September is pet pain management awareness month — so I feel the need to discuss arthritis and how it is important to diagnose and manage chronic pain.
It’s Not “Just Arthritis”
Arthritis is typically thought to be a disease of old dogs but it is currently thought that up to 35% of dogs of all ages and 80% of dogs over the age of eight suffer from effects of the disease.
Arthritis means “inflammation of the joint” but the disease is much more complex than the definition implies. If left unmanaged it can cause complete failure of the joint. Additionally throughout the degenerative process the nerve receptors in the joint and surrounding tissues are sending pain messages to the brain. As the inflammatory process continues these receptors increase in number and send more pain messages to the brain. If this process is left unchecked a complex pain syndrome called wind up will develop. When this occurs the brain becomes increasingly aware of the pain messages sent and amplifies the messages. This can cause pain to be caused by stimuli that would not normally cause pain (like touching another area of the body). This process is very difficult to interrupt and in turn makes pain management more difficult.
There are numerous ways to support a pet who suffers from arthritis. I will list some out below. The best resource for questions regarding your pet is your veterinarian. If you are worried your pet maybe painful I would encourage you to make an appointment with your regular veterinarian to discussed diagnostic and treatment options.
This is probably the single most important part of helping maintain a pets comfort but is also the recommendation I get the most push back on. Preventing obesity is much easier than treating it, especially if the obesity is diagnosed when arthritis is being diagnosed. Prevention is best! A really good resource for body condition scoring is the Body Composition Score chart from WSAVA (World Small Animal Veterinary Association).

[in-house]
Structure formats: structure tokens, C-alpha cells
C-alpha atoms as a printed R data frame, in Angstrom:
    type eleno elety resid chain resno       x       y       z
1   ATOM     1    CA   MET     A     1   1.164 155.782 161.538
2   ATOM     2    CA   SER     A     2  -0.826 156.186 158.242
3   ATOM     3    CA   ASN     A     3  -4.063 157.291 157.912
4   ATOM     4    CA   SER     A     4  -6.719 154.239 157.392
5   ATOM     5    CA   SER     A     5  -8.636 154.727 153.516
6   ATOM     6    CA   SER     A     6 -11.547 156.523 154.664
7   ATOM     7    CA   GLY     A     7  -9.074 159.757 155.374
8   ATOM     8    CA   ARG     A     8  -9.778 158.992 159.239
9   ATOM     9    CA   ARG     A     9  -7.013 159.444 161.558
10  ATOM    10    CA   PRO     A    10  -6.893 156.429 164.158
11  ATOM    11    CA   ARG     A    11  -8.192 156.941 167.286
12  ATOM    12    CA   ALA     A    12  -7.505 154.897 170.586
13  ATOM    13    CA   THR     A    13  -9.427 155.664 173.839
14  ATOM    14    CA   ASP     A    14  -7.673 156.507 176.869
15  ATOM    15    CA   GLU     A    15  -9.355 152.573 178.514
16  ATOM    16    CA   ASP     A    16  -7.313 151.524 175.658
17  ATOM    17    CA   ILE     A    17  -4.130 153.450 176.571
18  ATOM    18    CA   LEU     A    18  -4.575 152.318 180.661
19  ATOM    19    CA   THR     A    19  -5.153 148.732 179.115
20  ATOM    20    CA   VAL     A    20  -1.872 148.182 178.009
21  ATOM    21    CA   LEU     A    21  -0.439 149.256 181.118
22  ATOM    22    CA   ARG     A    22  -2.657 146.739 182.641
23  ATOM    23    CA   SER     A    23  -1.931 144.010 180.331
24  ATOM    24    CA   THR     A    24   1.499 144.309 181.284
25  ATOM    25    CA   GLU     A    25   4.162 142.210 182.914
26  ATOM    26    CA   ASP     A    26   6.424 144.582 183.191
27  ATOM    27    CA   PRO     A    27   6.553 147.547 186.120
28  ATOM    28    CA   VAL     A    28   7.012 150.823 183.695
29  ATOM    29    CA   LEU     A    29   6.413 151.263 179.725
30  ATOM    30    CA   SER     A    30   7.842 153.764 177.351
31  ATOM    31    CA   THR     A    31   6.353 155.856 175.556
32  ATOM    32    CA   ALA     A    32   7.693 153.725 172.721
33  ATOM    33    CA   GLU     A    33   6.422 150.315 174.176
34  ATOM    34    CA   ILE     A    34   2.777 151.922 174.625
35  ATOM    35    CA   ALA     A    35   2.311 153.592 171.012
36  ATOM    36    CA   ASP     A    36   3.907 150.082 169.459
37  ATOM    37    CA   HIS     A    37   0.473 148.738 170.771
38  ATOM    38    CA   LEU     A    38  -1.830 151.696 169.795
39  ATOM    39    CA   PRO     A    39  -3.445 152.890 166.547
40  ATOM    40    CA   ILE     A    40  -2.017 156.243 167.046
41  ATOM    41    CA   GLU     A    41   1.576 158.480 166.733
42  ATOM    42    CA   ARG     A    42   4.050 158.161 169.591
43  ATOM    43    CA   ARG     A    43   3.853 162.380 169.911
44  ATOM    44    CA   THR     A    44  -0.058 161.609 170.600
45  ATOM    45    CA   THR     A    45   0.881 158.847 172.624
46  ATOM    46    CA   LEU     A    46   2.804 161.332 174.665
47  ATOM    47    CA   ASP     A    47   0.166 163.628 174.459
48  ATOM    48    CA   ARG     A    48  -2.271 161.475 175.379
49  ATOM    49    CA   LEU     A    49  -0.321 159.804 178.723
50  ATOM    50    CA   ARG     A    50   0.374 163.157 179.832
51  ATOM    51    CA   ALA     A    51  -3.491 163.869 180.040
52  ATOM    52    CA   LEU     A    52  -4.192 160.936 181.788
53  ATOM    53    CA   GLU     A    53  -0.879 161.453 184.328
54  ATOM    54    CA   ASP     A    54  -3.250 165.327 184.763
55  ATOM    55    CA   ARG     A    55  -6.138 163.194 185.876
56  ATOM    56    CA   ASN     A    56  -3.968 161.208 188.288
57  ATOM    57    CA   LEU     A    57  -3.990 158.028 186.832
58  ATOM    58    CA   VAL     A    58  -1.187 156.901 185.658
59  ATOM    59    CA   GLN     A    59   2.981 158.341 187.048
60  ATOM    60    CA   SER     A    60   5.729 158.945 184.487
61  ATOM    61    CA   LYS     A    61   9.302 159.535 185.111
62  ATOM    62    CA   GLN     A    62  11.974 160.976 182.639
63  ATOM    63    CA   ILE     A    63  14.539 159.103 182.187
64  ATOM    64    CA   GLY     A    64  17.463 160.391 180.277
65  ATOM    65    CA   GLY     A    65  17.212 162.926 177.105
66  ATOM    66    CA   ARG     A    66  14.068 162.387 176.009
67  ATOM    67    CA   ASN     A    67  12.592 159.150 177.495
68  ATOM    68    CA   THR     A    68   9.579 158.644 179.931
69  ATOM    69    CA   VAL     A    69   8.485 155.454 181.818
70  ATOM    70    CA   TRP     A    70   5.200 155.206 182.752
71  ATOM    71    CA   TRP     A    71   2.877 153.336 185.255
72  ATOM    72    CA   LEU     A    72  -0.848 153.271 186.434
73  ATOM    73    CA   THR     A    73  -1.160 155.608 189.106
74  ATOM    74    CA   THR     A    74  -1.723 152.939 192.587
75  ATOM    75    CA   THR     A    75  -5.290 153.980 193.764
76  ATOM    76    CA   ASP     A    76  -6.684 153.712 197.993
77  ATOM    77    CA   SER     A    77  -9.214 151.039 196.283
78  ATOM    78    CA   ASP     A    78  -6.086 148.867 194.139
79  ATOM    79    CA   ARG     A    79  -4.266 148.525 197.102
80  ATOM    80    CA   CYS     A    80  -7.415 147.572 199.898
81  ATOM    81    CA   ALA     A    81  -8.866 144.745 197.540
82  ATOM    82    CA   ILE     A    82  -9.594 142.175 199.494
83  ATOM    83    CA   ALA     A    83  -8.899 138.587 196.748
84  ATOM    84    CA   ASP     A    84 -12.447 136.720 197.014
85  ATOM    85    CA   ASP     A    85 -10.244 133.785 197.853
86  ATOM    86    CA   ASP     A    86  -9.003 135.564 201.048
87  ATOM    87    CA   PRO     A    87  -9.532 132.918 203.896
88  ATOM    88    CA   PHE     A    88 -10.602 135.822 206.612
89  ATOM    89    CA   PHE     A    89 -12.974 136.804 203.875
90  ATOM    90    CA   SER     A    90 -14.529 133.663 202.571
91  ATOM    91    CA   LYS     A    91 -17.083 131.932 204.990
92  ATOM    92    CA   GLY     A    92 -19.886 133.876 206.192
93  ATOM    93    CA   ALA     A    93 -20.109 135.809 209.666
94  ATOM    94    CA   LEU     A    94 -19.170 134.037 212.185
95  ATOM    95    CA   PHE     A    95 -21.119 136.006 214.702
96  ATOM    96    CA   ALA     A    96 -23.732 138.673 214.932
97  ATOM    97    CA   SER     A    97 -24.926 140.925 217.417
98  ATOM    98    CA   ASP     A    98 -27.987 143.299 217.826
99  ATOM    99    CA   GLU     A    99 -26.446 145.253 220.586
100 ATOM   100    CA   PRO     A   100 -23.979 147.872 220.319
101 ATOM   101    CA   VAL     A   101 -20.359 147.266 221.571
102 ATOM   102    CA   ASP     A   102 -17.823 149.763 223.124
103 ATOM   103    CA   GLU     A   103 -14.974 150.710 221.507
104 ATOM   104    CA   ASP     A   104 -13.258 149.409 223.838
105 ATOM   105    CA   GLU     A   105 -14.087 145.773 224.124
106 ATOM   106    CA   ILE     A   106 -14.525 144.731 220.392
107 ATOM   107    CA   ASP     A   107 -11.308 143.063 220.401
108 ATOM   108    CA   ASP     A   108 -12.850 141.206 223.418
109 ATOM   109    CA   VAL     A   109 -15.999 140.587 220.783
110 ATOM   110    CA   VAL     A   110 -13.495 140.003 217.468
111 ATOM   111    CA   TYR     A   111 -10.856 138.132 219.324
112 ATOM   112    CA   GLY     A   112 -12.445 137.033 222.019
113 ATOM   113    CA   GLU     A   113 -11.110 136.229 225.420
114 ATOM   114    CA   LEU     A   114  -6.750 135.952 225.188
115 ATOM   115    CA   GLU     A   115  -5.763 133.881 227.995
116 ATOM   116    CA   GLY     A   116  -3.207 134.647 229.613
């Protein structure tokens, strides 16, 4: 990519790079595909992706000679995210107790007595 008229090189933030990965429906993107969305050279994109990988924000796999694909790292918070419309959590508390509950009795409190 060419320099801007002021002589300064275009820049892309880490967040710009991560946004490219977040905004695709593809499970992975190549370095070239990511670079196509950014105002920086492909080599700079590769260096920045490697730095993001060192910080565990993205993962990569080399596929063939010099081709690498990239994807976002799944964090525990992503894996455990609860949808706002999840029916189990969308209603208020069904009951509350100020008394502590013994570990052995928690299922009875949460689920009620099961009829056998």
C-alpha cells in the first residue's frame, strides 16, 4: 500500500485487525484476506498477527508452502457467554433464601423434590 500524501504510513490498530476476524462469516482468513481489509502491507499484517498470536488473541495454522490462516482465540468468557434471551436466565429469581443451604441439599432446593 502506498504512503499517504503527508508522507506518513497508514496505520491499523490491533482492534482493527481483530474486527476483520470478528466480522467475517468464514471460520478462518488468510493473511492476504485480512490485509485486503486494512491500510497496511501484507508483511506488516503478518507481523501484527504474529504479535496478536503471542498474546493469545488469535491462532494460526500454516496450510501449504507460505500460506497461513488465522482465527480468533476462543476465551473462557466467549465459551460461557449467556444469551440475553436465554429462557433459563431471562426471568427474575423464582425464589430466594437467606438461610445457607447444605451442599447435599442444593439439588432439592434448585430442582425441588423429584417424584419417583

There are many supplements that can be found for any number of ailments. Since there is no federal oversight taking recommendations from your veterinarian is best. Adequan and Flexidin Advanced with UC-II are two of my favorites.
These medications are a corner stone in the treatment of pain (acute or chronic) that is associated with inflammation. There are several types of these medications allowing for a custom treatment plan for each patient. They all have pro’s and con’s so discussing response to treatment and side effects with your veterinarian are important. When on these medications long term it is ideal to monitor lab work to be sure that the medication is being tolerated well.
Adjunctive Pain Management Medication
These medications have been used but information is still lacking when it comes to when to add these medication and how much benefit they offer. Gabapentin, Amantadine, and Ketamine are a few medications you may come across.
Kiba is a 14 year old mixed breed dog who is currently being treated for elbow arthritis, hypothyroidism, chronic pancreatitis, and heart disease. She is seen here sleeping on her Big Barker Bed
Intrarticular injections are hugely helpful and there are so many to choose from depending on the patient needs. Steroids and hyaluronic acid, platelet rich plasma, poyacrylaide hydrogel, and low level radiation have all been successively used in a variety of cases to improve pain management. The really nice benefit of this treatment is that it is placed directly into the painful joint and the effects are local so we worry less about side effect like oral medications. As with all other therapies they all have pros and cons and selecting the right injection will be based on the diagnosis and other patient specific factors. These types of treatments are generally offered at speciality practices like surgical centers or rehabilitation centers.
Monoclonal Antibody Therapy
This is a long anticipated therapy in the USA. We have had the feline equivalent for approximately one year and the results are amazing. This product has recently been approved in the USA for the canine patient and should be available this fall. This injection is given under the skin once monthly and is specifically for pain related to osteoarthritis.
Acupuncture, photobiomodulation, shockwave, and pulsed electromagnetic therapy are all amazing modalities that can be used to treat pain. Additionally it is important to be sure your pet has a supportive bed to sleep on. The only orthopedic dog bed that has research to support that it is helpful and has a 10 year guarantee is the Big Barker bed.
As you can see “just arthritis” is very complex and can be challenging to manage. It is important that when treatments are started objective measures are use to determine if the treatments offered are working. There are several outcome measures that can be used. The Canine Brief Pain Inventory, Canine Osteoarthritis Staging Tool, and Liverpool Osteoarthritis in Dogs are all great tools to use. Ideally we would use one of the above tools to score the dog prior to starting a new therapy and after a period of time when we expect to see results.
Since even young dogs can suffer from arthritis regular check up’s and analysis of your pets gait is critical.